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Profiting from violence against women

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asylum, human rights, rape, Giving private sector giants like G4S contracts threatens services to victims of violence against women.

After the calamitous fiasco of failing to secure the Olympics, British outsourcing giant G4S has hit the headlines again recently with the announcement that it has been awarded a contract to run two Sexual Assault Referral Centres (SARCs) in the West Midlands.

SARCs offer support services to victims of rape and sexual assault without requiring them to go to the police.

The decision to award the contract to G4S was made by the local NHS commissioning board, and introduced as part of the government’s broader localism agenda.

It brings G4S further into the delivery of public services, including prisons, immigration detention centres, policing and welfare to work programmes.

Resistance to the decision to award G4S with the SARCs contract has been widespread, and comes from within the women’s sector and trade unions.

In the Guardian, Unison’s Kate Jennings said, “It is shocking that a private, profit-making company with such a chequered record should be put in charge of these highly sensitive and intimate support services.

“A woman at her most vulnerable must be treated with the ultimate respect, dignity and sensitivity by trained professionals who she feels confident about placing her trust in.”

Aurora New Dawn, a frontline service in Hampshire where I am Writer in Residence, works with victims and survivors of domestic and sexual violence, and recently created a petition calling for the decision to be overturned.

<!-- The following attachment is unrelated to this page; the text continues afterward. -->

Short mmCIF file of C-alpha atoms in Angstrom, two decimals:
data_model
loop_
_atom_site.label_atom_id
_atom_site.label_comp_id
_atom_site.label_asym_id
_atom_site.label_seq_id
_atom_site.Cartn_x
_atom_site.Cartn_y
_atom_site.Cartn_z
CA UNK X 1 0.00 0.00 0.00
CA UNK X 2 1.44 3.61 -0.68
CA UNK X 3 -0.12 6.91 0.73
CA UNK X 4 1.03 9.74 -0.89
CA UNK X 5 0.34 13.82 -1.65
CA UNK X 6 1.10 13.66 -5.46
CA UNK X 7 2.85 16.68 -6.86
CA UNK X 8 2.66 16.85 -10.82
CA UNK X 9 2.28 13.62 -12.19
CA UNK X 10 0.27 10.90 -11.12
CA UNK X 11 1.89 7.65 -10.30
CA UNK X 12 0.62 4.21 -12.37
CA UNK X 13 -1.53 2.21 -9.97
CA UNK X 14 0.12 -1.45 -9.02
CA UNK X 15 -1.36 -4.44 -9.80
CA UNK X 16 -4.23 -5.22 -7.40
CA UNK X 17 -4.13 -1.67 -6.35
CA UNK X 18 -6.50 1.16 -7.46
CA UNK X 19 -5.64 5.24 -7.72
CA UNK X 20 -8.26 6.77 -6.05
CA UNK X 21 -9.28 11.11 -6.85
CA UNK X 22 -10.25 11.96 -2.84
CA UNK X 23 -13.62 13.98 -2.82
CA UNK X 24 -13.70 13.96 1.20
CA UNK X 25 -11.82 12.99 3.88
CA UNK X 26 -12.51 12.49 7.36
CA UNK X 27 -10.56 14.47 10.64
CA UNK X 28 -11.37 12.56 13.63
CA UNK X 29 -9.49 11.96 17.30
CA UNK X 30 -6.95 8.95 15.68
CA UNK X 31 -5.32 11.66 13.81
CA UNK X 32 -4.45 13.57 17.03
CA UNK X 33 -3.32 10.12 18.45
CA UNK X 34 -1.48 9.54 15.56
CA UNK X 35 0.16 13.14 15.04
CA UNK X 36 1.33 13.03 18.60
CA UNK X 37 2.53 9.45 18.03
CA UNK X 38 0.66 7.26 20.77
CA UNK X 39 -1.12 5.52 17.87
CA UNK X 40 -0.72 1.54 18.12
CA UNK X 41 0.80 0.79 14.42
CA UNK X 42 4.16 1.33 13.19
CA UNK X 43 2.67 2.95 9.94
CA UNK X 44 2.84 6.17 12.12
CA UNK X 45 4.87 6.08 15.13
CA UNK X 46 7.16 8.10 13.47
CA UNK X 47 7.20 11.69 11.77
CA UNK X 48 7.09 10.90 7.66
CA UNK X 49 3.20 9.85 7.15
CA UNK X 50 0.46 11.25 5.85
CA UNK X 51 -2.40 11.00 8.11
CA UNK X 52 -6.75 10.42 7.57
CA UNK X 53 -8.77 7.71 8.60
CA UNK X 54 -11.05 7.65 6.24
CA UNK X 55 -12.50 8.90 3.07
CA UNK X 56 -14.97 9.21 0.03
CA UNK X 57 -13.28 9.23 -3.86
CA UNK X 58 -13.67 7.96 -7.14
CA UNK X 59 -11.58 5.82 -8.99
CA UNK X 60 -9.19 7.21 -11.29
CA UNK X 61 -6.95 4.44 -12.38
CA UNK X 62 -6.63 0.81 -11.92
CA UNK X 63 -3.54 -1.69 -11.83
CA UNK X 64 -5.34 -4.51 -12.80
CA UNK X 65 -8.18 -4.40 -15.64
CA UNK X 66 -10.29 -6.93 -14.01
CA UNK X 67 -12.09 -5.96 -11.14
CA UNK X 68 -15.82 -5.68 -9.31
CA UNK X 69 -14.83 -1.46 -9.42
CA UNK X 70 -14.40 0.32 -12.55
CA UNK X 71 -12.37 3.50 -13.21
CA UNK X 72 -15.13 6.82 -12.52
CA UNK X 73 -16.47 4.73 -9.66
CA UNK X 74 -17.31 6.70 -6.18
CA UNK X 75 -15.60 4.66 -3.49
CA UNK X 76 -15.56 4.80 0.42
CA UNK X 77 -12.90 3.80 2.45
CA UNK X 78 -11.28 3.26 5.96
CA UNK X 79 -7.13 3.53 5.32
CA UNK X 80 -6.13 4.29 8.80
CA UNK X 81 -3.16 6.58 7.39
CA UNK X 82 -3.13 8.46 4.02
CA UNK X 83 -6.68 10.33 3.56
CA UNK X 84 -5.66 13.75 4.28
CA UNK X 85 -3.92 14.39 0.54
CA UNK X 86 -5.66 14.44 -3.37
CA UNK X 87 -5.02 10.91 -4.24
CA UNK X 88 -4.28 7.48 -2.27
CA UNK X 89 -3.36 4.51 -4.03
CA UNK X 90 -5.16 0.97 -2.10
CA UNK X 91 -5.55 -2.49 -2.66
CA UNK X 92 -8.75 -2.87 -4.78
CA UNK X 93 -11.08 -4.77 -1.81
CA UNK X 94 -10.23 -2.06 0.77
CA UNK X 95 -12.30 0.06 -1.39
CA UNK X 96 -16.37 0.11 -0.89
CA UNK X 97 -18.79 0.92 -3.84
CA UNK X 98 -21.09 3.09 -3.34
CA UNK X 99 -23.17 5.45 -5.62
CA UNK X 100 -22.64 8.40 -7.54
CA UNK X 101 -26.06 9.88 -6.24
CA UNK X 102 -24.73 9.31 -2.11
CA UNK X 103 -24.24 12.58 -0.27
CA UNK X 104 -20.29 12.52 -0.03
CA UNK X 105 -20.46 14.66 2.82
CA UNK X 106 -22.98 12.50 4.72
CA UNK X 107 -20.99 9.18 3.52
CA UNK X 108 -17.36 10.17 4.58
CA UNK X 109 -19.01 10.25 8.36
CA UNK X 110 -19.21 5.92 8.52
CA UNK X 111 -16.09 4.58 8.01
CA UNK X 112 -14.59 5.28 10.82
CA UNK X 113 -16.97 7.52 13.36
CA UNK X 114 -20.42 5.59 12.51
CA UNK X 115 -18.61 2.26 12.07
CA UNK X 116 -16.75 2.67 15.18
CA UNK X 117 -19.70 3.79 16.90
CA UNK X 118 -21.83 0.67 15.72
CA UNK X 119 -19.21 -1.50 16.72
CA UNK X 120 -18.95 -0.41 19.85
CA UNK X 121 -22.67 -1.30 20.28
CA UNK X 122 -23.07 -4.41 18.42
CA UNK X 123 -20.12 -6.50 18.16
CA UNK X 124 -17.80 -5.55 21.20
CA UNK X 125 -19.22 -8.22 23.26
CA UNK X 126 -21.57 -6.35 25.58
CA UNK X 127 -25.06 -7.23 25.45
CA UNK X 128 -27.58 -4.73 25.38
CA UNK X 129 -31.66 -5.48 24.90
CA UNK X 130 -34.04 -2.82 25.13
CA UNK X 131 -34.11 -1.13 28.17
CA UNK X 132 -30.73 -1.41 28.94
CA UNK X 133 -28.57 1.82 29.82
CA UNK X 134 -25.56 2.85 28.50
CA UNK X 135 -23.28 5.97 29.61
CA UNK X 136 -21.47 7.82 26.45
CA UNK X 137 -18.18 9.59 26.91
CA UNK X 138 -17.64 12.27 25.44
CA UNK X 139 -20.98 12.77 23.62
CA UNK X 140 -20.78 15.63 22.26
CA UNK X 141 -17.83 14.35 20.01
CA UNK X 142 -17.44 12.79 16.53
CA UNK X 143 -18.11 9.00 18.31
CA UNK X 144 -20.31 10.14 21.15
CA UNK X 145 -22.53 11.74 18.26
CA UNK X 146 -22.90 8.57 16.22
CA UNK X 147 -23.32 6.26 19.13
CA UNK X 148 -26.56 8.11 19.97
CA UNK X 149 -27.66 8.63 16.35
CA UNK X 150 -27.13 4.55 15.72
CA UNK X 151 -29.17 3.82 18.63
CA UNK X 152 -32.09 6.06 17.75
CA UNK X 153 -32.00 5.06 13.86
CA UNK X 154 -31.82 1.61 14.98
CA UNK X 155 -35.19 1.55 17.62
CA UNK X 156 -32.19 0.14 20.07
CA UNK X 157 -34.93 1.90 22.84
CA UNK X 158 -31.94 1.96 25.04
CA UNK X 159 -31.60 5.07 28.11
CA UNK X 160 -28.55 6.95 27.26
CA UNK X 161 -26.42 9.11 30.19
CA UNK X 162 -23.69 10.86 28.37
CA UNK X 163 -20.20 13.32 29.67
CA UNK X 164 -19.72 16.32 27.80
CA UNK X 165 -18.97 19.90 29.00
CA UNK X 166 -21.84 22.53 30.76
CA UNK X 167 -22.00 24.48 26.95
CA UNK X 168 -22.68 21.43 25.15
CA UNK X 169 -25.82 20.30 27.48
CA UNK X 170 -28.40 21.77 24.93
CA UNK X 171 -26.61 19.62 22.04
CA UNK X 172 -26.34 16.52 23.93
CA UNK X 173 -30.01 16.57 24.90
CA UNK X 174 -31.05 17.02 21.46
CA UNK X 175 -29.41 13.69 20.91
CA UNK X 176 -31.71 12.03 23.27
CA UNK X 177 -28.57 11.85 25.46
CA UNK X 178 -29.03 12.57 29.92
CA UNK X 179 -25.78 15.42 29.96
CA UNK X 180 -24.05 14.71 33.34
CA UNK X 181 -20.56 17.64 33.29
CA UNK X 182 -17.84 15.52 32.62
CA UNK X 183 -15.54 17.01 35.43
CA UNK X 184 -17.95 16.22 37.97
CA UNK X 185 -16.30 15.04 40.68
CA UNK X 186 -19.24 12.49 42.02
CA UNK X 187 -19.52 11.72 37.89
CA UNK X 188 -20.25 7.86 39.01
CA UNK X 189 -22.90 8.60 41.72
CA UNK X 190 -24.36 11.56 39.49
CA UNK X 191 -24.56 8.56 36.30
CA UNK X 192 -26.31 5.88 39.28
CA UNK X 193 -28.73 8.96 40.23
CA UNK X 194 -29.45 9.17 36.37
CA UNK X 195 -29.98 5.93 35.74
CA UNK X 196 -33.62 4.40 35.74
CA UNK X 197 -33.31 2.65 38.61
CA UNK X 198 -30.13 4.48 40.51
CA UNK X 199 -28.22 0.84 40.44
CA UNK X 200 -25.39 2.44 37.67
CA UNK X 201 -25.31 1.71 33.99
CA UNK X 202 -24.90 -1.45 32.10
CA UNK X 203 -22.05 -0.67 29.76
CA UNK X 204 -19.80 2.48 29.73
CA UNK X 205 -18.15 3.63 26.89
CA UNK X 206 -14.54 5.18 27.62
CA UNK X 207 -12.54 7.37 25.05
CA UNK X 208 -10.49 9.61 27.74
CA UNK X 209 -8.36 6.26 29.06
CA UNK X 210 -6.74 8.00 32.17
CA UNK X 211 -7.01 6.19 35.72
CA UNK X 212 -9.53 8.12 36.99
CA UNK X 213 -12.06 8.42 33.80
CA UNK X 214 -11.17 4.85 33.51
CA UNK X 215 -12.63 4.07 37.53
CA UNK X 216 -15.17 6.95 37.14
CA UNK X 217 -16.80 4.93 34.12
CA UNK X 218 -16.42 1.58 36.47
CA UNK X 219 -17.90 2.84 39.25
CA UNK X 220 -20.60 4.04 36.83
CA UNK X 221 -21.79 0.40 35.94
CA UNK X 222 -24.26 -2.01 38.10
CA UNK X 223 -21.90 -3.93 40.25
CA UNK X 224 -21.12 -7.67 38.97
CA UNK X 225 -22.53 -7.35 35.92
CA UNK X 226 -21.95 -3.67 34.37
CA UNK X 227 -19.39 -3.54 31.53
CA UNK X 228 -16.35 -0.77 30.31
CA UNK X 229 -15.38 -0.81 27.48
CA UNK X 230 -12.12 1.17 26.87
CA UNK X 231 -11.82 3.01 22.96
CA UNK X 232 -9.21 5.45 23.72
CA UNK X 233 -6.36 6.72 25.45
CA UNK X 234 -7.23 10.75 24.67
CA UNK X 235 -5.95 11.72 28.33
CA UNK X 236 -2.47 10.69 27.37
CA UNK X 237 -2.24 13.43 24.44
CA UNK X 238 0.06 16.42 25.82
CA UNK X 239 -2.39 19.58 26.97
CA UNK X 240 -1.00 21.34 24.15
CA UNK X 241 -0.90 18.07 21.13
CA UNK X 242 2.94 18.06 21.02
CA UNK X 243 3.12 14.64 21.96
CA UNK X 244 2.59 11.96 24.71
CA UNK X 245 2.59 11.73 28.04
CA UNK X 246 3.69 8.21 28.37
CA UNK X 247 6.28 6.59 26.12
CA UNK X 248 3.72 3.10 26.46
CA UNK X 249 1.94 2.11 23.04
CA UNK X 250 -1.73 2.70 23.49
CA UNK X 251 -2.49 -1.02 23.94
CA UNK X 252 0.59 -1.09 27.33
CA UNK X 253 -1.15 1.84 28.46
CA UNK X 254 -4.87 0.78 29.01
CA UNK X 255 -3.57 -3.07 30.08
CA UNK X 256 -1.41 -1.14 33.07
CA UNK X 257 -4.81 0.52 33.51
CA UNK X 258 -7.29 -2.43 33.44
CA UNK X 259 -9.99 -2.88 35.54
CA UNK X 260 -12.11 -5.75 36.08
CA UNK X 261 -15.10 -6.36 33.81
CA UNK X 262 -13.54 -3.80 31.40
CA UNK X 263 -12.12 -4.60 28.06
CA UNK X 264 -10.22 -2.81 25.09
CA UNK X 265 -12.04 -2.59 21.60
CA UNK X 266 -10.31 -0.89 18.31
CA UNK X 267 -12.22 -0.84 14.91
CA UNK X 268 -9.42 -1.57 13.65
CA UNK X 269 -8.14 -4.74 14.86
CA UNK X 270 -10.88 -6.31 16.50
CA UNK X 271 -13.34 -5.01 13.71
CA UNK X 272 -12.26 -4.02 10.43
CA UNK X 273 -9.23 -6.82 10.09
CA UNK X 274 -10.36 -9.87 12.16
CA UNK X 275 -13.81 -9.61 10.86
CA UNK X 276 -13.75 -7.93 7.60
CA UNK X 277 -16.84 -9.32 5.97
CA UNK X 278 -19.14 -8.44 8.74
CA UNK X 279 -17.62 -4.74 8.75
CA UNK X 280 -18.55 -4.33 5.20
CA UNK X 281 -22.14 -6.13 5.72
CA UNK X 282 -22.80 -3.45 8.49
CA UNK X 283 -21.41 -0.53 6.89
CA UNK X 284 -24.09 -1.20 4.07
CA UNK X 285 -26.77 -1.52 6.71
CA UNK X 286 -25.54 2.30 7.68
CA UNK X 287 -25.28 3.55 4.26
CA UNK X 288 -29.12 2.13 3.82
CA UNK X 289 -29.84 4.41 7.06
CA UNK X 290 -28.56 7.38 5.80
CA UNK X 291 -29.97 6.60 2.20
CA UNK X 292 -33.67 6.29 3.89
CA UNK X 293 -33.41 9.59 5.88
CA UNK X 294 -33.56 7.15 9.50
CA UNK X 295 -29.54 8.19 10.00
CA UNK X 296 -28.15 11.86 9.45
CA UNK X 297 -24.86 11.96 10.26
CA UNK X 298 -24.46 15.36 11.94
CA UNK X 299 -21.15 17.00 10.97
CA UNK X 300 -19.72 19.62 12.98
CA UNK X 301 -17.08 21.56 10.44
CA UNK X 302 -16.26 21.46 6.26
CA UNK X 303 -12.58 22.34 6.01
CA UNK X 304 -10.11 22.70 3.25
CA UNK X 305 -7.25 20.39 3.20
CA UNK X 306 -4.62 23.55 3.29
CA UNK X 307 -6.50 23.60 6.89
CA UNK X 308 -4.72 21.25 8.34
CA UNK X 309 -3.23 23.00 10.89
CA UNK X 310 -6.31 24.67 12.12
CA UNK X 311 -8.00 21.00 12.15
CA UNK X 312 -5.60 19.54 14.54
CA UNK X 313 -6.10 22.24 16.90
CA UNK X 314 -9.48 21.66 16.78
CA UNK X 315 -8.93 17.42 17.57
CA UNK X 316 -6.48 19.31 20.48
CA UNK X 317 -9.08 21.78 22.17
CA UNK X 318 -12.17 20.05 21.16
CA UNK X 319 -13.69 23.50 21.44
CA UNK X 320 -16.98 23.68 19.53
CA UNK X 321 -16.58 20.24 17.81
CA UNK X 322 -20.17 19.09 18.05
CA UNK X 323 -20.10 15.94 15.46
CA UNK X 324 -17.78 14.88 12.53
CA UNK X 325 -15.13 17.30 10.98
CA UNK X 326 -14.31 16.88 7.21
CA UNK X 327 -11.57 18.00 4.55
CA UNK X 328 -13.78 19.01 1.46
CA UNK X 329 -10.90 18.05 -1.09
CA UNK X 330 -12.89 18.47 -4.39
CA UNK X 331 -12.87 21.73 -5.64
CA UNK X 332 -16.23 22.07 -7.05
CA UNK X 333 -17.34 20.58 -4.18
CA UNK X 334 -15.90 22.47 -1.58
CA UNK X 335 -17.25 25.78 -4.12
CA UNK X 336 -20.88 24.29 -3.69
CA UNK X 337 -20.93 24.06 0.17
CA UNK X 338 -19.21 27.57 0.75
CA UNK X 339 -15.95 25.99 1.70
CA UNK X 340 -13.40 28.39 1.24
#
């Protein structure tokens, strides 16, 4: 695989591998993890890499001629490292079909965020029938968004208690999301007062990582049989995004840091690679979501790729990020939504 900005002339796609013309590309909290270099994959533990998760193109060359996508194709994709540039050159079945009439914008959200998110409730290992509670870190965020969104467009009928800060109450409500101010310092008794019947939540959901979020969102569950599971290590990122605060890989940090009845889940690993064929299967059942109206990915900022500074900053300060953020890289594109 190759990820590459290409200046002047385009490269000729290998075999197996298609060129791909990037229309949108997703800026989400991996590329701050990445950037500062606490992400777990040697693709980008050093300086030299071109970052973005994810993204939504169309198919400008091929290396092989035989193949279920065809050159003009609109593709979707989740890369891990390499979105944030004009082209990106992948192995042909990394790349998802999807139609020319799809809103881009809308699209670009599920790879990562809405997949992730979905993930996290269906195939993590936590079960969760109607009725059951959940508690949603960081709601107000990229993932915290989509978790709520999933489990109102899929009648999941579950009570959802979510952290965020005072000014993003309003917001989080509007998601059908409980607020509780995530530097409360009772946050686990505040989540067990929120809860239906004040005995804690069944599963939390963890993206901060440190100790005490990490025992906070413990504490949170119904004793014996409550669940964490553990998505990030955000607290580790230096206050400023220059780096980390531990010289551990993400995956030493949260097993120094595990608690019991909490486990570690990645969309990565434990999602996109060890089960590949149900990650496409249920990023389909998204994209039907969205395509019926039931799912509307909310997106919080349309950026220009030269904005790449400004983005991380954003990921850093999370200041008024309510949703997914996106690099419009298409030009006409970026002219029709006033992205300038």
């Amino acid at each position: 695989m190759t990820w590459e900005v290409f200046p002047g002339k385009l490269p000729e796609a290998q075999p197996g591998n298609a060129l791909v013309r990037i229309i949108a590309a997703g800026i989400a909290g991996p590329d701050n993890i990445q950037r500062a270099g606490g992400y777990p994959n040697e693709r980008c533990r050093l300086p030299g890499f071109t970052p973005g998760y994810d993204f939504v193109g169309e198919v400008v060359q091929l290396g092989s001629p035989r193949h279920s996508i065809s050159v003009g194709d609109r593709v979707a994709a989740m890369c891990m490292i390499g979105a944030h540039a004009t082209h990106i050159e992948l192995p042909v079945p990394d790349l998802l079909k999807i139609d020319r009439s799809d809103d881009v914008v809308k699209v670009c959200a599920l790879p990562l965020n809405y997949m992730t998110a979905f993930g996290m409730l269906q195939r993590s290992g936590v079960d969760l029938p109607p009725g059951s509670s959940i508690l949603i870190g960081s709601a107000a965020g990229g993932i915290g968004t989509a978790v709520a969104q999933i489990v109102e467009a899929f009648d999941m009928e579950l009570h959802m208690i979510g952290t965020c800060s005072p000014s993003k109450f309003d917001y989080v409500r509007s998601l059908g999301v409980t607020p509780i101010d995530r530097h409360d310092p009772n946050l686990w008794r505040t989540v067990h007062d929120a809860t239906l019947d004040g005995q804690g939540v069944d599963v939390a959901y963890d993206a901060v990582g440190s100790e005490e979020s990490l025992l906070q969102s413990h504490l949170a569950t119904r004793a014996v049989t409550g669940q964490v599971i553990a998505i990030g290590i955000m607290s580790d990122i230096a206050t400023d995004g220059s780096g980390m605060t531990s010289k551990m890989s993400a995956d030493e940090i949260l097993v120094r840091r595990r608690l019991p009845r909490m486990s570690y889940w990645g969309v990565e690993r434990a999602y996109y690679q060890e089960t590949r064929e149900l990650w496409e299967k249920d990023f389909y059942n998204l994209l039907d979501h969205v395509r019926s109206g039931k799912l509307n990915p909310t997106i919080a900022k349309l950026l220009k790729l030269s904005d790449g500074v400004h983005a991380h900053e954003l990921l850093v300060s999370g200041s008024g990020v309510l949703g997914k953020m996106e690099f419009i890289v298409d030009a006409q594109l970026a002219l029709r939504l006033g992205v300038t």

The Chief Executive of Aurora New Dawn, Shonagh Dillon, said, “There are so many reasons why this decision is worrying.

“Firstly, awarding this contract to G4S has knocked out the service provision from the specialist voluntary sector. This means an instant loss of specialist expertise from the sector.

“Given this is happening on a local as well as a national scale, we’re particularly concerned about the cumulative, long term impact that the privatisation of our public services will have on the national skills base addressing sexual and domestic violence.

“The voluntary sector simply can’t compete with the likes of G4S in a climate where local authorities and commissioning boards are seeking above all to cut costs – but it will be victims and survivors who really pay the price.”

A recent report to the Home Affairs Select Committee on asylum from social enterprise, Kazuri, which works with female asylum seekers, highlights some serious concerns over a current G4S contract providing services to female asylum seekers.

Not least of these concerns is the lack of specialist expertise to be found in the security firm, particularly in relation to an understanding of the gendered violence frequently suffered by women seeking asylum.

In addition, Kazuri have identified a large number of serious concerns in G4S services so far.

These include housing for asylum seekers deemed unfit for human habitation; allegations that G4S has ‘ignored’ housing problems, despite complaints from residents; and complaints of intimidation and sexual harassment

One asylum seeker told Kazuri: “We are living in a property in Coventry being run by G4S, we are family of 4… We had so far got rid of 20 mice in our house…my 2 young children are so scared…we asked him for treatment of mice…he came one day and gave us one gluetrap…”

Kazuri’s concerns are echoed by others, including the South Yorkshire Migration and Asylum Action Group which is quoted in the report saying: “We maintain our view that G4S are prison guards not landlords. Their record is one of abuse towards asylum seekers in this country and elsewhere.”

This particular contract has seen £374 million awarded to G4S to house asylum seekers, and the allegations against the corporate giant, Kazuri maintains, is therefore a matter of the public interest.

In their report to Parliament, Kazuri appeal for improved oversight of G4S and their many contracts, saying that “Small social enterprises cannot possibly police the criminal actions of multinational companies.”

Whether Kazuri is right in this or not, we should all be very glad they are trying.